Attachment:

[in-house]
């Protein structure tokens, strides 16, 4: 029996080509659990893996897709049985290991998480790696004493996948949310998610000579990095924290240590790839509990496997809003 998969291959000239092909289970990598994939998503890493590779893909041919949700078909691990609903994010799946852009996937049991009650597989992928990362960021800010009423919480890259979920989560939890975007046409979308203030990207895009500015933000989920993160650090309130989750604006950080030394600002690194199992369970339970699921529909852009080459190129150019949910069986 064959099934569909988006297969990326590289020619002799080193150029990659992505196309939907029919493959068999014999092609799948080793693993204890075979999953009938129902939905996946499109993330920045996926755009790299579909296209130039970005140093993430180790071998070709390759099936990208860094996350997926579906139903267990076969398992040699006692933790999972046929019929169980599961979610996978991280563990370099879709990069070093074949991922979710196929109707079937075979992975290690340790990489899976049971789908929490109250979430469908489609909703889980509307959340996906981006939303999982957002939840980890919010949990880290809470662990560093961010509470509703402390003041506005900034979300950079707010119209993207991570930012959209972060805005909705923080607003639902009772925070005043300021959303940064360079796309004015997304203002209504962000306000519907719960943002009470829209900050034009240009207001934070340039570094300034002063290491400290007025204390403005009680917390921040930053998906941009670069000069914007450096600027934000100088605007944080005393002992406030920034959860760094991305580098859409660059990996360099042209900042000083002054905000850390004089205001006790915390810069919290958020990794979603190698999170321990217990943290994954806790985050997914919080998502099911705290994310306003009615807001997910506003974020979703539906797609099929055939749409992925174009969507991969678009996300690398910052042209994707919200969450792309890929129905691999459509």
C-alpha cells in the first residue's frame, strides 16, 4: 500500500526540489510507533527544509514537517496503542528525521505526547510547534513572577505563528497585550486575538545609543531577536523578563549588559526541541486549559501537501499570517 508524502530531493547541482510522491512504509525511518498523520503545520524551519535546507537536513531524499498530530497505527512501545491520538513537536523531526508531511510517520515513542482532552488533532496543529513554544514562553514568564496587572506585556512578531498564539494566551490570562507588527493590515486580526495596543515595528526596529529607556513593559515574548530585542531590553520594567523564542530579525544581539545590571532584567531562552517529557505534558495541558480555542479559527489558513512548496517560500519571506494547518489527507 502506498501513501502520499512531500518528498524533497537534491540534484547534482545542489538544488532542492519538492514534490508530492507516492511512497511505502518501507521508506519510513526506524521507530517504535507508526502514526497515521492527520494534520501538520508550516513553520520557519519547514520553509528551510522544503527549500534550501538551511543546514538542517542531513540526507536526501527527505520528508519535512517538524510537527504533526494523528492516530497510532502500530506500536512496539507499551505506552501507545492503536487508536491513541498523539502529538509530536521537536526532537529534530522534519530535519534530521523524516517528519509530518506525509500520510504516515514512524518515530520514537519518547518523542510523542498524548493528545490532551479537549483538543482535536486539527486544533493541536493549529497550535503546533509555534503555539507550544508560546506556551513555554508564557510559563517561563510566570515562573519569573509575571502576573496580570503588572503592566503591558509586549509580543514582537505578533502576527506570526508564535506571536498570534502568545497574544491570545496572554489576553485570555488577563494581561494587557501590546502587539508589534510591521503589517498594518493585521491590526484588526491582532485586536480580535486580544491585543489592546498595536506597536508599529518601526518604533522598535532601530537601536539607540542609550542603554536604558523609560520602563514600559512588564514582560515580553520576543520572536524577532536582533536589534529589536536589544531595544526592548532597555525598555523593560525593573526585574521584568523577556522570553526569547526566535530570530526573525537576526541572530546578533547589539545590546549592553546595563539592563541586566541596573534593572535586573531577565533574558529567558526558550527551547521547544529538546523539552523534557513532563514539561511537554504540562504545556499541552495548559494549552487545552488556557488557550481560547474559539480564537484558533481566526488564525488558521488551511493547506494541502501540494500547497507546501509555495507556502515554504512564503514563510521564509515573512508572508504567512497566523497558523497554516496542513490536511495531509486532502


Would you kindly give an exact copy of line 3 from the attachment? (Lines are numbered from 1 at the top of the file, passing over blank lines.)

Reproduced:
C-alpha cells in the first residue's frame, strides 16, 4: 500500500526540489510507533527544509514537517496503542528525521505526547510547534513572577505563528497585550486575538545609543531577536523578563549588559526541541486549559501537501499570517 508524502530531493547541482510522491512504509525511518498523520503545520524551519535546507537536513531524499498530530497505527512501545491520538513537536523531526508531511510517520515513542482532552488533532496543529513554544514562553514568564496587572506585556512578531498564539494566551490570562507588527493590515486580526495596543515595528526596529529607556513593559515574548530585542531590553520594567523564542530579525544581539545590571532584567531562552517529557505534558495541558480555542479559527489558513512548496517560500519571506494547518489527507 502506498501513501502520499512531500518528498524533497537534491540534484547534482545542489538544488532542492519538492514534490508530492507516492511512497511505502518501507521508506519510513526506524521507530517504535507508526502514526497515521492527520494534520501538520508550516513553520520557519519547514520553509528551510522544503527549500534550501538551511543546514538542517542531513540526507536526501527527505520528508519535512517538524510537527504533526494523528492516530497510532502500530506500536512496539507499551505506552501507545492503536487508536491513541498523539502529538509530536521537536526532537529534530522534519530535519534530521523524516517528519509530518506525509500520510504516515514512524518515530520514537519518547518523542510523542498524548493528545490532551479537549483538543482535536486539527486544533493541536493549529497550535503546533509555534503555539507550544508560546506556551513555554508564557510559563517561563510566570515562573519569573509575571502576573496580570503588572503592566503591558509586549509580543514582537505578533502576527506570526508564535506571536498570534502568545497574544491570545496572554489576553485570555488577563494581561494587557501590546502587539508589534510591521503589517498594518493585521491590526484588526491582532485586536480580535486580544491585543489592546498595536506597536508599529518601526518604533522598535532601530537601536539607540542609550542603554536604558523609560520602563514600559512588564514582560515580553520576543520572536524577532536582533536589534529589536536589544531595544526592548532597555525598555523593560525593573526585574521584568523577556522570553526569547526566535530570530526573525537576526541572530546578533547589539545590546549592553546595563539592563541586566541596573534593572535586573531577565533574558529567558526558550527551547521547544529538546523539552523534557513532563514539561511537554504540562504545556499541552495548559494549552487545552488556557488557550481560547474559539480564537484558533481566526488564525488558521488551511493547506494541502501540494500547497507546501509555495507556502515554504512564503514563510521564509515573512508572508504567512497566523497558523497554516496542513490536511495531509486532502